By Edward Chu, MD
Professor of Medicine and Pharmacology
Chief, Section of Medical Oncology
Deputy Director, Yale Cancer Center
Yale University School of Medicine
New Haven, Connecticut
Several randomized phase III trials showed that chemotherapy when administered with concurrent radiation therapy after curative resection of rectal cancer decreased locoregional recurrence and improved survival. In the mid-1980s, the Gastrointestinal Study Group (GITSG) conducted GITSG 7175, which was a pivotal trial showing that adjuvant concurrent chemoradiation improved both local control and overall survival for patients with locally advanced rectal cancer, when compared with surgery alone or radiotherapy alone. After curative surgical resection of rectal cancer, patients (n = 202) were randomized to one of four treatment arms:
(1) no postoperative therapy;
(2) postoperative radiotherapy alone;
(3) postoperative chemotherapy alone with 5-fluorouracil (5-FU) and methyl-CCNU; or
(4) concurrent chemoradiation with 5-FU and methyl-CCNU.
Patients treated with concurrent chemoradiation had a much lower risk of recurrence (33%) compared to those who did not receive postoperative therapy (55%). Time to tumor recurrence was also significantly prolonged in the concurrent chemoradiation arm (P < .009). Overall survival (OS) did not differ significantly among the treatment groups. This study supported the incorporation of adjuvant chemoradiation as the standard of care for patients with Dukes stage B2 and C rectal cancer.
The National Surgical Adjuvant Breast and Bowel Project trial R-01 (NSABP R-01) investigated the role of adjuvant therapy in the management of Dukes B and C rectal cancer after curative surgical resection. Patients were randomized to one of three arms:
(1) no further treatment (n = 184);
(2) adjuvant MOF (methyl-CCNU, vincristine [Oncovin], 5-FU) chemotherapy (n = 187); or
(3) adjuvant radiation therapy alone (n = 184).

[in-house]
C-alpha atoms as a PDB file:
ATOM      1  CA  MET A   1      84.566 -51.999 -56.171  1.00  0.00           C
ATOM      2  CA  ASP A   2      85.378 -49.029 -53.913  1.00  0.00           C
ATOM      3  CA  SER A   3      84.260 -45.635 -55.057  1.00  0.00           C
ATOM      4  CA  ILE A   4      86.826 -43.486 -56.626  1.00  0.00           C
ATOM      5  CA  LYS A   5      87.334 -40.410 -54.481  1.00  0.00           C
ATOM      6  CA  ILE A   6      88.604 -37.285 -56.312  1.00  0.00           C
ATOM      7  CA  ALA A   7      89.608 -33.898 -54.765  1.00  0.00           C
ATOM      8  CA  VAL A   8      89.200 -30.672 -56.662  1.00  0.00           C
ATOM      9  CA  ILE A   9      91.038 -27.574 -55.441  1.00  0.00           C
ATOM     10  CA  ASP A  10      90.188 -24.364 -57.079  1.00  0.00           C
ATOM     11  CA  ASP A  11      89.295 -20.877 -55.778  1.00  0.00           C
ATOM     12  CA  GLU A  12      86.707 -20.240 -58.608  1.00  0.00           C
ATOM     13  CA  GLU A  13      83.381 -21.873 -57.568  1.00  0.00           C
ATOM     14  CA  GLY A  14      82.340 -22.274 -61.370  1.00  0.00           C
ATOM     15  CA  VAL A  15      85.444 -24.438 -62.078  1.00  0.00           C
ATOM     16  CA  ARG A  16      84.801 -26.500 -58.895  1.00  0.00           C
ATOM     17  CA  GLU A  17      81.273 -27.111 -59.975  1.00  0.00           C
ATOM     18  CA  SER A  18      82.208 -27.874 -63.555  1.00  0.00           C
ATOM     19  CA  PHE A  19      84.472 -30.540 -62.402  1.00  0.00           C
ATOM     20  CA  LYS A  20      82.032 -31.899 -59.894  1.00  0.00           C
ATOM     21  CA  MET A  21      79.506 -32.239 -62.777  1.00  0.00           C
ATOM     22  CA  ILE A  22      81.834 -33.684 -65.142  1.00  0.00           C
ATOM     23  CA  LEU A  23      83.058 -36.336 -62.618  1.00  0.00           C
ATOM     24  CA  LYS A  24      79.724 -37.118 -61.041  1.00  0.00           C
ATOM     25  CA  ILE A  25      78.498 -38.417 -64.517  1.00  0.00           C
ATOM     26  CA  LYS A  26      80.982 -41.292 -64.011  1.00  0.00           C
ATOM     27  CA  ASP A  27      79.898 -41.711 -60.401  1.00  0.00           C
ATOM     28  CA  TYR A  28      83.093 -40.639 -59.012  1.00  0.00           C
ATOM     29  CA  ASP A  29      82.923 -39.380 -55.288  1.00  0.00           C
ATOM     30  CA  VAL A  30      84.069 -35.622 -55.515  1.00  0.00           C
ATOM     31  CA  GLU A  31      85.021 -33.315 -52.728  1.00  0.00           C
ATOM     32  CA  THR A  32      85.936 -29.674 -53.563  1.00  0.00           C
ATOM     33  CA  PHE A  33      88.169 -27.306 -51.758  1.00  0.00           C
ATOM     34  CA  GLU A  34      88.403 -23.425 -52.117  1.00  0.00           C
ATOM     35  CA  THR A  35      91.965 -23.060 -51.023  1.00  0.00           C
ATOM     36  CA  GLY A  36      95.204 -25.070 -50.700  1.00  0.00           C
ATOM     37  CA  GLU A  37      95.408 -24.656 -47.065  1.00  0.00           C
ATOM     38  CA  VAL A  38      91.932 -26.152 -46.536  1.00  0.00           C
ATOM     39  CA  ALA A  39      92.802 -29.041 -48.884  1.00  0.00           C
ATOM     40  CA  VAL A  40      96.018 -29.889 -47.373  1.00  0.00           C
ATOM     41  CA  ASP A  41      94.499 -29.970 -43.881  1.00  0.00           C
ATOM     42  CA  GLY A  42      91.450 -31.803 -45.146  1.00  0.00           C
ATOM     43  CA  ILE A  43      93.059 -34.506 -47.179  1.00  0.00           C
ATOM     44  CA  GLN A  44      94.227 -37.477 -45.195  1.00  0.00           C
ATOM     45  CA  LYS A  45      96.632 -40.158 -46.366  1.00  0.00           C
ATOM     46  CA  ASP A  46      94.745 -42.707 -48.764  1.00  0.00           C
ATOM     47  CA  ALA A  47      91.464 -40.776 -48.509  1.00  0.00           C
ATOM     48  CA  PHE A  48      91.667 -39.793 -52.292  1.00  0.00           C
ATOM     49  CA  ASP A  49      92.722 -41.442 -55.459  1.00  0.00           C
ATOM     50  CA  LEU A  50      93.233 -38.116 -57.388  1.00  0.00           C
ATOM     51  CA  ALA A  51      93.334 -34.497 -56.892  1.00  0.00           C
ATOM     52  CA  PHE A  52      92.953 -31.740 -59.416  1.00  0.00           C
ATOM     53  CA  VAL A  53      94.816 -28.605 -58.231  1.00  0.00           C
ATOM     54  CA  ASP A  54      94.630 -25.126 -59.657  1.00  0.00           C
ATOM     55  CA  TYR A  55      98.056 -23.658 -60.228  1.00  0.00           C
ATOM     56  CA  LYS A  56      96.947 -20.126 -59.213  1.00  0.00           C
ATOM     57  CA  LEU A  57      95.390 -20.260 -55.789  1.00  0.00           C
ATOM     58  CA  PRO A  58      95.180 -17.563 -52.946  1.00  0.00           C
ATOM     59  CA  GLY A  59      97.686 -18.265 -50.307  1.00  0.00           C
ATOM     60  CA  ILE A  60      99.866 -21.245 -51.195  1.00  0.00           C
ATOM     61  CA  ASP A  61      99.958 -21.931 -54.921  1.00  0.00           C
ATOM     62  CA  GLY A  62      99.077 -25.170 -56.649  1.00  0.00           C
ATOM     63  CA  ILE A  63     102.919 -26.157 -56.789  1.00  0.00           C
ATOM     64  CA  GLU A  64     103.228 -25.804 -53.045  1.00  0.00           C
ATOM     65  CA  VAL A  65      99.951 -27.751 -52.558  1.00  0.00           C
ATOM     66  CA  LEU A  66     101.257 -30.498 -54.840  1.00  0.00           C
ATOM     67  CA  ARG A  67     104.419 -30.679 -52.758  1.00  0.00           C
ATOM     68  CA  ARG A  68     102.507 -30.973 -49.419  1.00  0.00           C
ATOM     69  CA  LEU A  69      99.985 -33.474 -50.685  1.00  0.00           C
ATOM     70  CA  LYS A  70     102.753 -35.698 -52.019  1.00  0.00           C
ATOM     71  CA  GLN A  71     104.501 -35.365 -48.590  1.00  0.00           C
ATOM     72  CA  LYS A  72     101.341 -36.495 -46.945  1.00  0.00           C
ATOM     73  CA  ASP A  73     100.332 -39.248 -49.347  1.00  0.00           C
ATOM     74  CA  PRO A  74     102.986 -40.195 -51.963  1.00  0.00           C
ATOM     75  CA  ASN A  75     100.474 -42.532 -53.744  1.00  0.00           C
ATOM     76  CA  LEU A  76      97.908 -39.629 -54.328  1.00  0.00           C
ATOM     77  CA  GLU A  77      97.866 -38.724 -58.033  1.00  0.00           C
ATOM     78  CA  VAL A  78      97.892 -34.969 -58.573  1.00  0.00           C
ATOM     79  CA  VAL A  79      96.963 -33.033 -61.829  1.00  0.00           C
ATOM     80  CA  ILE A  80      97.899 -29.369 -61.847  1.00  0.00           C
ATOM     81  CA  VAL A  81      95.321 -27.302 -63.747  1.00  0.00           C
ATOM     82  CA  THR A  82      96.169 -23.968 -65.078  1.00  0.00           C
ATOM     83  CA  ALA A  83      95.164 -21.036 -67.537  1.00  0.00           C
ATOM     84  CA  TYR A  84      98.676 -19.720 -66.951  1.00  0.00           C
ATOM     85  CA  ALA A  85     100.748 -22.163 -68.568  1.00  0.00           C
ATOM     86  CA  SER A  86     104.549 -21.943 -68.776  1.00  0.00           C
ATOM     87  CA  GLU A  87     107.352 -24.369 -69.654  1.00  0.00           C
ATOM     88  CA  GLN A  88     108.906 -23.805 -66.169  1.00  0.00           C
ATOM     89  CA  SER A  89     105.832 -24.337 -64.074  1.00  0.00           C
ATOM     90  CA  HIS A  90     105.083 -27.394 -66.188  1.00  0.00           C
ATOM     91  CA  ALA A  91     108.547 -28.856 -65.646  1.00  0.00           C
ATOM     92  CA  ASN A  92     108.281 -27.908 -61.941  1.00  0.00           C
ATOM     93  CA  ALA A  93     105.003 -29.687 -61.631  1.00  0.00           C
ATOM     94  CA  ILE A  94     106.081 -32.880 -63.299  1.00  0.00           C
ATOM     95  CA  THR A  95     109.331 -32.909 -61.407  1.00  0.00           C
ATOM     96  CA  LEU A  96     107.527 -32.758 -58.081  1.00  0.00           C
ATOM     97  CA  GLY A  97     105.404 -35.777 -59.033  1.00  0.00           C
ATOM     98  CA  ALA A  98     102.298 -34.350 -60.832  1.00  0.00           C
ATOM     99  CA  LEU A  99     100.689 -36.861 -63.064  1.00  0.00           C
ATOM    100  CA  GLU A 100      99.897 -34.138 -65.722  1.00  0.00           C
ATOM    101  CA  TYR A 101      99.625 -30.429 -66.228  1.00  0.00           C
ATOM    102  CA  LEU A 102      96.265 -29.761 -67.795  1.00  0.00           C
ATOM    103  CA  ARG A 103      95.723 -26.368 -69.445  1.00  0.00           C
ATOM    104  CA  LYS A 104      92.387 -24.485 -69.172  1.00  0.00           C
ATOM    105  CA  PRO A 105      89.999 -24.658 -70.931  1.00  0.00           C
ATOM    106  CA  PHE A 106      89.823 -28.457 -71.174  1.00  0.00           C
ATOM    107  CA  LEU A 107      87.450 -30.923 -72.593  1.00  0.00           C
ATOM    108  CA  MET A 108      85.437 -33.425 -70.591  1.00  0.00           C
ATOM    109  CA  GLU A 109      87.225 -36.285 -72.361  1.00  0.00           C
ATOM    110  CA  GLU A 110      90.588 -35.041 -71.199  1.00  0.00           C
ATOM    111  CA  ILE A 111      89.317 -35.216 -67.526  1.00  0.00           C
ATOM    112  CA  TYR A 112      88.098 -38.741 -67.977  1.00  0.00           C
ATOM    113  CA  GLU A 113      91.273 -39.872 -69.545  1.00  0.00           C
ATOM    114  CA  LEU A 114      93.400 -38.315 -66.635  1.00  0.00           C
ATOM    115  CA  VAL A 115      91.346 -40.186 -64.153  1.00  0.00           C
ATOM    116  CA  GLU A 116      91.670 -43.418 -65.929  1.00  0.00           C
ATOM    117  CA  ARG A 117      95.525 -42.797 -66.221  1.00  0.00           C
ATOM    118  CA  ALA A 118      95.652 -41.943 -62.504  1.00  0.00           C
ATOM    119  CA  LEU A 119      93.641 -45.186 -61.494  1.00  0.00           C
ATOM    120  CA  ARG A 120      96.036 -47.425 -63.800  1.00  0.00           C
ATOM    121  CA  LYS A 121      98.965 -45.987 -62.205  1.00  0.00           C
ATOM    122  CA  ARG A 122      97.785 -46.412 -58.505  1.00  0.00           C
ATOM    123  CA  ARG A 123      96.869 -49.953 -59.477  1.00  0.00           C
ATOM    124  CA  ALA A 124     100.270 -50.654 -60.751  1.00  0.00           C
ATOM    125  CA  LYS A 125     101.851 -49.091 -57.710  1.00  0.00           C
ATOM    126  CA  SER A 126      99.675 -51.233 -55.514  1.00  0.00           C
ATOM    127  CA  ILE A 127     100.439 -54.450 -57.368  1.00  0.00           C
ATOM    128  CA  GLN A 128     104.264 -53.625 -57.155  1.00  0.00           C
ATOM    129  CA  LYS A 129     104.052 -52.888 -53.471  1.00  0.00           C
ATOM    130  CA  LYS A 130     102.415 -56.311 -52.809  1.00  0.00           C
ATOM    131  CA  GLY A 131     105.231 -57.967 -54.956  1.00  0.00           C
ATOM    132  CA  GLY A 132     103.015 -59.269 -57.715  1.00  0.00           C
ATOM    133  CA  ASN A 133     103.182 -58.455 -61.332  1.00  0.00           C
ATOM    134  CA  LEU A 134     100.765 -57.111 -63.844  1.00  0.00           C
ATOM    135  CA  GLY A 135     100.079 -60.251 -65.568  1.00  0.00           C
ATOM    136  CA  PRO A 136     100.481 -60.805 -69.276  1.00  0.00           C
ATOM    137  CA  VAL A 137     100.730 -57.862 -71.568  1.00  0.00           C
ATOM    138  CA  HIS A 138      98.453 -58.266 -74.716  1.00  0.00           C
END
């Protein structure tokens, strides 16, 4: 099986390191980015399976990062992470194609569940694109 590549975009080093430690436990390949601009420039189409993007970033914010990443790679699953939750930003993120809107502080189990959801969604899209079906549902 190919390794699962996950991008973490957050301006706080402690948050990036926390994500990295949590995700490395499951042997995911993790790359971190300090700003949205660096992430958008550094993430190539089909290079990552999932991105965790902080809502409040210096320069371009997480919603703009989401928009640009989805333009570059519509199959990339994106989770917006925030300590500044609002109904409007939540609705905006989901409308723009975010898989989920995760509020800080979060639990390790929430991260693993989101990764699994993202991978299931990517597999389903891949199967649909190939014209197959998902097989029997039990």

Patients treated with adjuvant chemotherapy experienced a significant increase in disease-free survival (DFS) (P = .006) and OS (P = .05) when compared to surgery alone. The use of adjuvant radiation therapy resulted in a reduction in locoregional recurrence in comparison to surgery alone (25% vs 16%, P = 0.6). Of note, no significant difference in DFS and OS was observed between radiation therapy and observation following surgical resection.
The North Central Cancer Treatment Group (NCCTG) trial 79-47-51 evaluated the role of adjuvant chemoradiation in the management of high-risk rectal cancer. A total of 2,004 patients were randomized to receive either adjuvant radiation alone or adjuvant radiation with concurrent 5-FU/methyl-CCNU combination chemotherapy. Patients receiving concurrent chemoradiation experienced significant reductions in disease recurrence (34% reduction, P = .0016), cancer-related deaths (36% reduction, P = .0071), and overall deaths (29% reduction, P = 0.025). This trial documented the clear superiority of concurrent chemoradiation over radiation alone in the adjuvant therapy of rectal cancer.
NSABP R-02 evaluated the role of radiation in addition to chemotherapy in the adjuvant setting. In this phase III randomized trial, 741 patients with Dukes B and C rectal cancer were randomized to receive adjuvant chemotherapy alone or adjuvant chemoradiation. Patients were stratified according to sex, number of positive lymph nodes, age, and institution. Male patients were randomized to one of four treatment arms:
(1) 5-FU/leucovorin weekly for 6 weeks followed by a 2-week rest period, given on an every 8-week cycle;
(2) infusional 5-FU/leucovorin plus radiotherapy;
(3) MOF (methyl-CCNU, vincristine [Oncovin], 5-FU at 325 mg/m2) on a 10-week cycle; or
(4) MOF plus radiotherapy given on a 10-week cycle.
Female patients were randomized to 5-FU/leucovorin alone or 5-FU/leucovorin plus radiotherapy. Patients treated with chemoradiation experienced a significant reduction in the cumulative incidence of locoregional relapse, from 13% to 8% at 5-year follow-up (P = .02). No differences in 5-year OS were observed between the MOF and 5-FU/leucovorin systemic chemotherapy arms in male patients (62% vs 65%, P = .17). This study confirmed that use of chemoradiotherapy in the adjuvant setting plays a key role in reducing the incidence of locoregional recurrence.